The Meme Stock Craze Has Returned

by | May 14, 2024

Shares of GameStop (GME) have climbed another 70% today after climbing 70% yesterday as well. 

Meanwhile, shares of AMC are up another 40% today after climbing the same amount yesterday.

But like we discussed yesterday, GameStop’s sales haven’t increased in any notable way. Neither have AMC’s.

People aren’t suddenly lining up around the block in front of GameStop’s to swarm the video game retailer. Nor are people heading to the movie theater in droves.

We aren’t witnessing any real action in the underlying businesses for these meme stocks. What we are witnessing is essentially rampant speculative gambling.

We have mass amounts of capital — both retail and institutional — shoving money into one asset for a day or two… Then the money disappears and flows into something completely different the next day! Again, not based on a fundamental cycle or trend… Just based on speculation.

This is different than typical day trading because it’s not systematic high-frequency trading living within a natural cycle (in other words, it’s not day trading that lines up with a broader picture).

What we do is considered swing trading. For those that need a refresher, swing trading involves making trades that profit from short term price changes that last from days to weeks.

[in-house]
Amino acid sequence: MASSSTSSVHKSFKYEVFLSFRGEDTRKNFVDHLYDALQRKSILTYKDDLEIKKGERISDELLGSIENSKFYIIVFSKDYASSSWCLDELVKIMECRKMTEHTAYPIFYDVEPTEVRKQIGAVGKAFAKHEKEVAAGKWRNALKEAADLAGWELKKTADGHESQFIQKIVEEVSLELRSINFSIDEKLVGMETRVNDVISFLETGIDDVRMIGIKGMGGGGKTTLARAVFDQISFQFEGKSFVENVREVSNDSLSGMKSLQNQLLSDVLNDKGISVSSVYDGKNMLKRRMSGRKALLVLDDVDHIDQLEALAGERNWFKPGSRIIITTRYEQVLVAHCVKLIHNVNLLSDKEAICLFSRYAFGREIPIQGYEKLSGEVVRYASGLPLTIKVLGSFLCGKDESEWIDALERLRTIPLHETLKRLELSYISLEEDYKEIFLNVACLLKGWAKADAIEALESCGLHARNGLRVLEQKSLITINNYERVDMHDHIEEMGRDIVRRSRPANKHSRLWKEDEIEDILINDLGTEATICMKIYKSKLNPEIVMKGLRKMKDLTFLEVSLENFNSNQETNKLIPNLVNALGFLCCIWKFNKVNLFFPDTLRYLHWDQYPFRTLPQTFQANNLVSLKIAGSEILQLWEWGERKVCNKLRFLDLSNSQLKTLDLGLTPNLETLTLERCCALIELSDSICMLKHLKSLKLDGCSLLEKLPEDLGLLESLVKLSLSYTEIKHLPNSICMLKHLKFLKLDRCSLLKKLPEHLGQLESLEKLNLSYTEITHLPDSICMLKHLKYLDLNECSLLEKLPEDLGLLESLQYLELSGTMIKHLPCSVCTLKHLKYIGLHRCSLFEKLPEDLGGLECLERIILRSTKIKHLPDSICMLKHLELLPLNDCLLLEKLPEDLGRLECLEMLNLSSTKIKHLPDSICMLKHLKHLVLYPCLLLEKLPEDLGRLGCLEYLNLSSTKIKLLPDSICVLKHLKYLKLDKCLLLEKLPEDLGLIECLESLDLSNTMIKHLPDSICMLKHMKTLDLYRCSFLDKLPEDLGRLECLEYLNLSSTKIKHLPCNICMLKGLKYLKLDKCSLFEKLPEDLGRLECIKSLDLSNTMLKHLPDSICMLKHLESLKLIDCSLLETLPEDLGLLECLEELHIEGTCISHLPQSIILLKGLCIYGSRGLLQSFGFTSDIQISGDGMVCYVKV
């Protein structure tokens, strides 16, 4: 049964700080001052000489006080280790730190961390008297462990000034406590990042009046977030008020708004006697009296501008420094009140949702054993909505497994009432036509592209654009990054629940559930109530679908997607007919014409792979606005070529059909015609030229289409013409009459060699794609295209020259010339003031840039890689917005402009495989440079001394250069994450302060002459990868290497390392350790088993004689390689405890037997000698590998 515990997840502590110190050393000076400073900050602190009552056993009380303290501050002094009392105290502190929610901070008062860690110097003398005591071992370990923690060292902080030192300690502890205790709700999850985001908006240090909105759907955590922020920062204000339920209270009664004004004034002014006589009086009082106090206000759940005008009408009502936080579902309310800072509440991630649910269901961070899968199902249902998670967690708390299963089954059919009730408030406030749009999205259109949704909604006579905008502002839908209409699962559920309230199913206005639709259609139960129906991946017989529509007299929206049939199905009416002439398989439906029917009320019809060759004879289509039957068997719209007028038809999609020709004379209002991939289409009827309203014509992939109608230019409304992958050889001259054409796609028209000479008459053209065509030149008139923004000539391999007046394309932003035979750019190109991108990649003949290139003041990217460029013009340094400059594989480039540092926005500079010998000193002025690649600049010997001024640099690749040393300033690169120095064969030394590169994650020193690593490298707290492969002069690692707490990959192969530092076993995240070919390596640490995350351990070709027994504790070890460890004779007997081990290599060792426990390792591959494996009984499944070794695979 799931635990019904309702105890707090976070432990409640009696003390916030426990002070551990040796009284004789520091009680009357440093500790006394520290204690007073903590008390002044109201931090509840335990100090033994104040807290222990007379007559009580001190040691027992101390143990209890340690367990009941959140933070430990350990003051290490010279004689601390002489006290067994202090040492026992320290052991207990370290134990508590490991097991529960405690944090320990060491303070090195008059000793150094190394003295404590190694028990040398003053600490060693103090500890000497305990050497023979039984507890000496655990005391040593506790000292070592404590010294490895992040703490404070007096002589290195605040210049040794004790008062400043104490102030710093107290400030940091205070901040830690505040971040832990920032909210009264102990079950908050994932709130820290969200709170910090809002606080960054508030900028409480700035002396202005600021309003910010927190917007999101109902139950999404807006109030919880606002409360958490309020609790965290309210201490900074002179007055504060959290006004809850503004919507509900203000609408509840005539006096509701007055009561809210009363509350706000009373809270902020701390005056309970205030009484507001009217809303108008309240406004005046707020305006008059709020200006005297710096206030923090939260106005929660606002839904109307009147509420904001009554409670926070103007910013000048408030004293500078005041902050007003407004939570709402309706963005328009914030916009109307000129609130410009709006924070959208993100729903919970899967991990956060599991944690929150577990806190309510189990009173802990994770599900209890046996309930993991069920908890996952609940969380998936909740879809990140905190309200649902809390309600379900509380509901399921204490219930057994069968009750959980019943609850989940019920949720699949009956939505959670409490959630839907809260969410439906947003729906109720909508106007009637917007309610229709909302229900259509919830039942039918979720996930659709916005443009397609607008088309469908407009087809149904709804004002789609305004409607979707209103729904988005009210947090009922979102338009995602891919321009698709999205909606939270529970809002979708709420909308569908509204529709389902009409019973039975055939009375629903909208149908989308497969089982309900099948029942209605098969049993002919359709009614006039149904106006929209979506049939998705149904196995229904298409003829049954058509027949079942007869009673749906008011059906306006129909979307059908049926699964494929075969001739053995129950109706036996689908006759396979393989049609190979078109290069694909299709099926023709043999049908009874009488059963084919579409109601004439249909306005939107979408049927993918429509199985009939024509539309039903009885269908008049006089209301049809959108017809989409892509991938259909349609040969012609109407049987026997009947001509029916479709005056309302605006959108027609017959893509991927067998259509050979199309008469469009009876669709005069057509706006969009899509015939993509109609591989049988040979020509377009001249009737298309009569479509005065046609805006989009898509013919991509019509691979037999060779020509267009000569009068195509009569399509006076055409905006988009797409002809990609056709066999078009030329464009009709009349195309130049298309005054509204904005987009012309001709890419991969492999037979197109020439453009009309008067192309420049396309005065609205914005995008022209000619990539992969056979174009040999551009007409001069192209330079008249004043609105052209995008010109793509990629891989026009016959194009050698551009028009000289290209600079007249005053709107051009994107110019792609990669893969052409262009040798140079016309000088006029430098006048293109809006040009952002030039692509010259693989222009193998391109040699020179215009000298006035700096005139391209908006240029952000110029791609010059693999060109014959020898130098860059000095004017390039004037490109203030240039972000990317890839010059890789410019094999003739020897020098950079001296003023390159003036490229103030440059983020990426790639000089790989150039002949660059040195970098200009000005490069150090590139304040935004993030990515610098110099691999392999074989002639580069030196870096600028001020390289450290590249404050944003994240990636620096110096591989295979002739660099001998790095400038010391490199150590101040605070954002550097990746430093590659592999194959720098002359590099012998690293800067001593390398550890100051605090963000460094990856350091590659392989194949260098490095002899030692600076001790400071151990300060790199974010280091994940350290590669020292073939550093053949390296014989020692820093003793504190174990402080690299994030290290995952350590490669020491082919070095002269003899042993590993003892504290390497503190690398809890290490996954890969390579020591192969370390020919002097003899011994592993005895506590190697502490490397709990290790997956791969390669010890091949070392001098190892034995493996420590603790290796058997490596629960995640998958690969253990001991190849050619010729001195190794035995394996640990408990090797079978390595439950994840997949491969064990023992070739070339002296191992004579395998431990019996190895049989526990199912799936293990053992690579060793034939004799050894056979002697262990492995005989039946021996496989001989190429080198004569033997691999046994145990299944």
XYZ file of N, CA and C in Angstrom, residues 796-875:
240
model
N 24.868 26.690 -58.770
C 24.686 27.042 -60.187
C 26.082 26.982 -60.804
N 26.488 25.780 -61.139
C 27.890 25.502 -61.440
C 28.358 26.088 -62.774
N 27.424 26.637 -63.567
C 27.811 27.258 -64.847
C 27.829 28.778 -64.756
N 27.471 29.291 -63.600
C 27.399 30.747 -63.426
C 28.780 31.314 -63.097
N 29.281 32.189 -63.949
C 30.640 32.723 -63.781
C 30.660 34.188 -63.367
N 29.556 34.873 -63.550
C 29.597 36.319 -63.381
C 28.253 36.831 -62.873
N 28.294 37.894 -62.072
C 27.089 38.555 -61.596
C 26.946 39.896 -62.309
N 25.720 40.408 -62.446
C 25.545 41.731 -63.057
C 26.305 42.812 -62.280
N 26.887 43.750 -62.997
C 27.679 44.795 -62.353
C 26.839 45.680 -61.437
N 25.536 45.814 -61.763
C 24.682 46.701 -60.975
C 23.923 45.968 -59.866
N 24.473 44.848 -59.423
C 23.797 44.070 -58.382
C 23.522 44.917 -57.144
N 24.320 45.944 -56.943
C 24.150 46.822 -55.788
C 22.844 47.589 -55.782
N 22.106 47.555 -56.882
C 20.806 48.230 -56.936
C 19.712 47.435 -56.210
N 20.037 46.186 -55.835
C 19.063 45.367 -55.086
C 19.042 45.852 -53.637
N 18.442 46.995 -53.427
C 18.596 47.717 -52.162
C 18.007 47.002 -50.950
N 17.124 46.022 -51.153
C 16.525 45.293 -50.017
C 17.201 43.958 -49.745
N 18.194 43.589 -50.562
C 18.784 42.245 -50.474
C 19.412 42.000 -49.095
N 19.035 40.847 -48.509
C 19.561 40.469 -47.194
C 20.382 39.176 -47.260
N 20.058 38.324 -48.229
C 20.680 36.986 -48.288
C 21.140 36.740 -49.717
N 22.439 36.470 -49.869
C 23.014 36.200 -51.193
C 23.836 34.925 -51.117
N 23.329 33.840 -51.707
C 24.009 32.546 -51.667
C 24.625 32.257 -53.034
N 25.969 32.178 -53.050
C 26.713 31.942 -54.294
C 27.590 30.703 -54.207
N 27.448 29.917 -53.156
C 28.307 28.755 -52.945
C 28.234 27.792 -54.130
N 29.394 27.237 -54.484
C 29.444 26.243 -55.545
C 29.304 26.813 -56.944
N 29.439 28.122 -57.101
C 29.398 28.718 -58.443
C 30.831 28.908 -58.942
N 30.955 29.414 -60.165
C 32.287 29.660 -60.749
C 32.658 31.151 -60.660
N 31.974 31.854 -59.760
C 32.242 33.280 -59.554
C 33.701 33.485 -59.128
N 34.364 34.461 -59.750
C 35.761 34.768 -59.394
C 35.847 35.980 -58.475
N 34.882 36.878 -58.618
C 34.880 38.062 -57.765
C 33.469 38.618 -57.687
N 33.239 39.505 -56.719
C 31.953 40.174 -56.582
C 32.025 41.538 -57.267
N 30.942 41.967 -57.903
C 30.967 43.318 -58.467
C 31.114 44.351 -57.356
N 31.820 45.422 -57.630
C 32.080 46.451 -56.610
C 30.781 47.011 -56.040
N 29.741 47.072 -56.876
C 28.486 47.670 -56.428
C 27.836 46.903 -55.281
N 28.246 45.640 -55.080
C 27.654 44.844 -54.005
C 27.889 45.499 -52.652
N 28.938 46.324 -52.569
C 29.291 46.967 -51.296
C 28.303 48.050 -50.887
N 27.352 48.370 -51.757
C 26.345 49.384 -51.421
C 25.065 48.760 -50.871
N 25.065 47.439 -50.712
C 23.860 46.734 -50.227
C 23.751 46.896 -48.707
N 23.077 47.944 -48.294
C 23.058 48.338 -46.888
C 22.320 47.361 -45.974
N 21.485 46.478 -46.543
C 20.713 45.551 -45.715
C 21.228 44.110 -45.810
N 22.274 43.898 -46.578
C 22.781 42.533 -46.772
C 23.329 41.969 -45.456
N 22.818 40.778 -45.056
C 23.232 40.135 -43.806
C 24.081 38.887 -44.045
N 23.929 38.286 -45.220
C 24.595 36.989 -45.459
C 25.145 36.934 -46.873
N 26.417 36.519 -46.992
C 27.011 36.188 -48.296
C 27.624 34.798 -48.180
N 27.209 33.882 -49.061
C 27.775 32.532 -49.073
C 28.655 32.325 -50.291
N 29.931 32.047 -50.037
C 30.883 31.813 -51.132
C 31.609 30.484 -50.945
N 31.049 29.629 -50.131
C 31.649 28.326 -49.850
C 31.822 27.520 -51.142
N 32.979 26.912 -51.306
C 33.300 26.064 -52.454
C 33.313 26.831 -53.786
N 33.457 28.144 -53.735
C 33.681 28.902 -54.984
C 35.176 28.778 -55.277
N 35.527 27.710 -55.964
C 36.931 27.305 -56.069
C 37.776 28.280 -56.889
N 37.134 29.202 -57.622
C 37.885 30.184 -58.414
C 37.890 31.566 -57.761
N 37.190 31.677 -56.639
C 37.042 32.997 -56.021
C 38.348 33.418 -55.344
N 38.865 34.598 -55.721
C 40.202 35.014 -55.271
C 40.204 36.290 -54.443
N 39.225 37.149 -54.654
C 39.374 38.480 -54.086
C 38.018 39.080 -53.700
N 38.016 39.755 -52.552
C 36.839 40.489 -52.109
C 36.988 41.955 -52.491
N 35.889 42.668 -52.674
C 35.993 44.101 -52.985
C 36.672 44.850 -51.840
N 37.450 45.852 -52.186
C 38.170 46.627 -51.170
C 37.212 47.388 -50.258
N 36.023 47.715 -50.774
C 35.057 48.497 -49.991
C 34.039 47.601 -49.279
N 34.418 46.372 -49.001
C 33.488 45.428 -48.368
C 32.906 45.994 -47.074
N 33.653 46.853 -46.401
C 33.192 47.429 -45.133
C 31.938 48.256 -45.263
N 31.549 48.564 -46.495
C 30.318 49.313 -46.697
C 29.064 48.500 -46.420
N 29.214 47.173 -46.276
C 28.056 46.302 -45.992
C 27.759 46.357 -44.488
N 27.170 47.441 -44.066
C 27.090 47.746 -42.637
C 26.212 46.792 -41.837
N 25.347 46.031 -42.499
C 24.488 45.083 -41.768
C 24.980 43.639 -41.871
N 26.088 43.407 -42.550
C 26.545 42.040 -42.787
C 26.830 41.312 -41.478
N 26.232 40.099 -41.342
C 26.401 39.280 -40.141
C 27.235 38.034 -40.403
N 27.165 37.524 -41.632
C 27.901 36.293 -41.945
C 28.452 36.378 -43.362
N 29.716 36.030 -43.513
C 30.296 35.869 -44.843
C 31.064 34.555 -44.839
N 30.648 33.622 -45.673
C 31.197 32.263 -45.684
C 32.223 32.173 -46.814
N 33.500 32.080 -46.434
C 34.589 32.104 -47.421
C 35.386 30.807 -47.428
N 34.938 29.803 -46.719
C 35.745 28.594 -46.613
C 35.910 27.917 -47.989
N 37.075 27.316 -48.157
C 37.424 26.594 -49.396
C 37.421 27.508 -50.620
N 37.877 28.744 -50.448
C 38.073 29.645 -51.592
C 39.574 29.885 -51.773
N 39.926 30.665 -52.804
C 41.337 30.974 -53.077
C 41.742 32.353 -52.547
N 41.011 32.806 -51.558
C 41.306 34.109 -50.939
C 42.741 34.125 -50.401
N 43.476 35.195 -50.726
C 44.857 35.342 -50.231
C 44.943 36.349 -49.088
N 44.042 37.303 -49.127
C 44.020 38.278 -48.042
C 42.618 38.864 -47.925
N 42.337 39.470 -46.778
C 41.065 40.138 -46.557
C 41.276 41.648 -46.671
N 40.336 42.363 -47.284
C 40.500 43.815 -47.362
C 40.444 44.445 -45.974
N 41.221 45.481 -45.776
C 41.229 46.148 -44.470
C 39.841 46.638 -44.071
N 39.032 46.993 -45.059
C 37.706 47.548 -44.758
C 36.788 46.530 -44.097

Swing trading positions are held longer than day trading positions but are held shorter than traditional buy-and-hold investment strategies that involve holding investments for months or years.

Think of swing traders as medium-term investors. The majority of what I do in my services would be considered swing trading as I like to find several day- to several week-long opportunities and ride momentum.

The rampant daily speculation we are seeing right now is making it especially hard for swing trades, because we lack any consistent “follow through”… We’ve been talking about this for weeks, but now you are really seeing it come to pass with meme stocks taking center stage just days after Apple (the most opposite stock of a meme stock on the planet) was at center stage.

Things are shaking up more quickly than we’ve seen since 2020. Just a few weeks ago, we saw Tesla (TSLA) rally over 50%, while it’s now down over 10% from the highs. 

So how does that actually happen? Well, it’s the impact of extremely large sums of capital pouring into specific assets and then drying up In the span of a day or two.

We are missing the consistent cycles that make trading the medium term ideal.

 The Crazed Day Traders

These crazed day traders don’t care about the confusion we are seeing in the market today. They don’t care about any single asset. They don’t care about any single sector. Nor do they give any consideration to the plethora of economic data points being released this week.

And they especially don’t care about the follow through behind the underlying stock they are investing in.

Now, to be clear, I am not saying there’s anything wrong with that approach. You can trade within a tight timeframe and ignore the longer term momentum I typically use and do very well. There’s nothing to say one shouldn’t do that…

The point I am making is that when it becomes “crazed”, it breaks down the longer term consistency we’d typically see in momentum cycles.